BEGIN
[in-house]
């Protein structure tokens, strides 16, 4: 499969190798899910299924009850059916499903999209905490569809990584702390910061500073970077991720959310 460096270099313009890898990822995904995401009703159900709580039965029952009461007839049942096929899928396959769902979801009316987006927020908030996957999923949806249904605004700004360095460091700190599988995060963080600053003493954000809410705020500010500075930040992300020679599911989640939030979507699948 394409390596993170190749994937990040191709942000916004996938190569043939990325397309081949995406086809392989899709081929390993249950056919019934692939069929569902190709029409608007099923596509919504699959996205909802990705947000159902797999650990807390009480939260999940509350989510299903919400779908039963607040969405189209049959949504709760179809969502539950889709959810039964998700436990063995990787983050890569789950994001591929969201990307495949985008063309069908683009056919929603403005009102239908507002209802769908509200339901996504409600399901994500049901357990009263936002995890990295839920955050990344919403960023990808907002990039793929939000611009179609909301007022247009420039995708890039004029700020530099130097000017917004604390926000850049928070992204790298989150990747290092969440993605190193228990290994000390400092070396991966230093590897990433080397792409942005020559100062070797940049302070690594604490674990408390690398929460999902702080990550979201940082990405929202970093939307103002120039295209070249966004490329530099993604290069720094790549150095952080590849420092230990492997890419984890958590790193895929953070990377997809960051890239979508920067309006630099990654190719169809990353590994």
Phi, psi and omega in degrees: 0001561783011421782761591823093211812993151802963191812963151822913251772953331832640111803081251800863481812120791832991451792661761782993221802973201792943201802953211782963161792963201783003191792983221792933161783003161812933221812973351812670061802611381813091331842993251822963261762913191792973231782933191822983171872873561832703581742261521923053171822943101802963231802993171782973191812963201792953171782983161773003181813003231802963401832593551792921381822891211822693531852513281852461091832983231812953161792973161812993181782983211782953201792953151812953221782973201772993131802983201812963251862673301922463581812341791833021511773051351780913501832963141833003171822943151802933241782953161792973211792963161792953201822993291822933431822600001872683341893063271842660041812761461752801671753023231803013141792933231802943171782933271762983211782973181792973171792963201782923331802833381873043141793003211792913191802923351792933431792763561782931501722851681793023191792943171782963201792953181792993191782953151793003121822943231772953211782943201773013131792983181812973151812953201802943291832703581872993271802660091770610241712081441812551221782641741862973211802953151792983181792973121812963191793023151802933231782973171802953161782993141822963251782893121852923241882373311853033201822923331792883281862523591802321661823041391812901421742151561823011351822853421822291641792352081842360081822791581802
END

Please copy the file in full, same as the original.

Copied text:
[in-house]
């Protein structure tokens, strides 16, 4: 499969190798899910299924009850059916499903999209905490569809990584702390910061500073970077991720959310 460096270099313009890898990822995904995401009703159900709580039965029952009461007839049942096929899928396959769902979801009316987006927020908030996957999923949806249904605004700004360095460091700190599988995060963080600053003493954000809410705020500010500075930040992300020679599911989640939030979507699948 394409390596993170190749994937990040191709942000916004996938190569043939990325397309081949995406086809392989899709081929390993249950056919019934692939069929569902190709029409608007099923596509919504699959996205909802990705947000159902797999650990807390009480939260999940509350989510299903919400779908039963607040969405189209049959949504709760179809969502539950889709959810039964998700436990063995990787983050890569789950994001591929969201990307495949985008063309069908683009056919929603403005009102239908507002209802769908509200339901996504409600399901994500049901357990009263936002995890990295839920955050990344919403960023990808907002990039793929939000611009179609909301007022247009420039995708890039004029700020530099130097000017917004604390926000850049928070992204790298989150990747290092969440993605190193228990290994000390400092070396991966230093590897990433080397792409942005020559100062070797940049302070690594604490674990408390690398929460999902702080990550979201940082990405929202970093939307103002120039295209070249966004490329530099993604290069720094790549150095952080590849420092230990492997890419984890958590790193895929953070990377997809960051890239979508920067309006630099990654190719169809990353590994």
Phi, psi and omega in degrees: 0001561783011421782761591823093211812993151802963191812963151822913251772953331832640111803081251800863481812120791832991451792661761782993221802973201792943201802953211782963161792963201783003191792983221792933161783003161812933221812973351812670061802611381813091331842993251822963261762913191792973231782933191822983171872873561832703581742261521923053171822943101802963231802993171782973191812963201792953171782983161773003181813003231802963401832593551792921381822891211822693531852513281852461091832983231812953161792973161812993181782983211782953201792953151812953221782973201772993131802983201812963251862673301922463581812341791833021511773051351780913501832963141833003171822943151802933241782953161792973211792963161792953201822993291822933431822600001872683341893063271842660041812761461752801671753023231803013141792933231802943171782933271762983211782973181792973171792963201782923331802833381873043141793003211792913191802923351792933431792763561782931501722851681793023191792943171782963201792953181792993191782953151793003121822943231772953211782943201773013131792983181812973151812953201802943291832703581872993271802660091770610241712081441812551221782641741862973211802953151792983181792973121812963191793023151802933231782973171802953161782993141822963251782893121852923241882373311853033201822923331792883281862523591802321661823041391812901421742151561823011351822853421822291641792352081842360081822791581802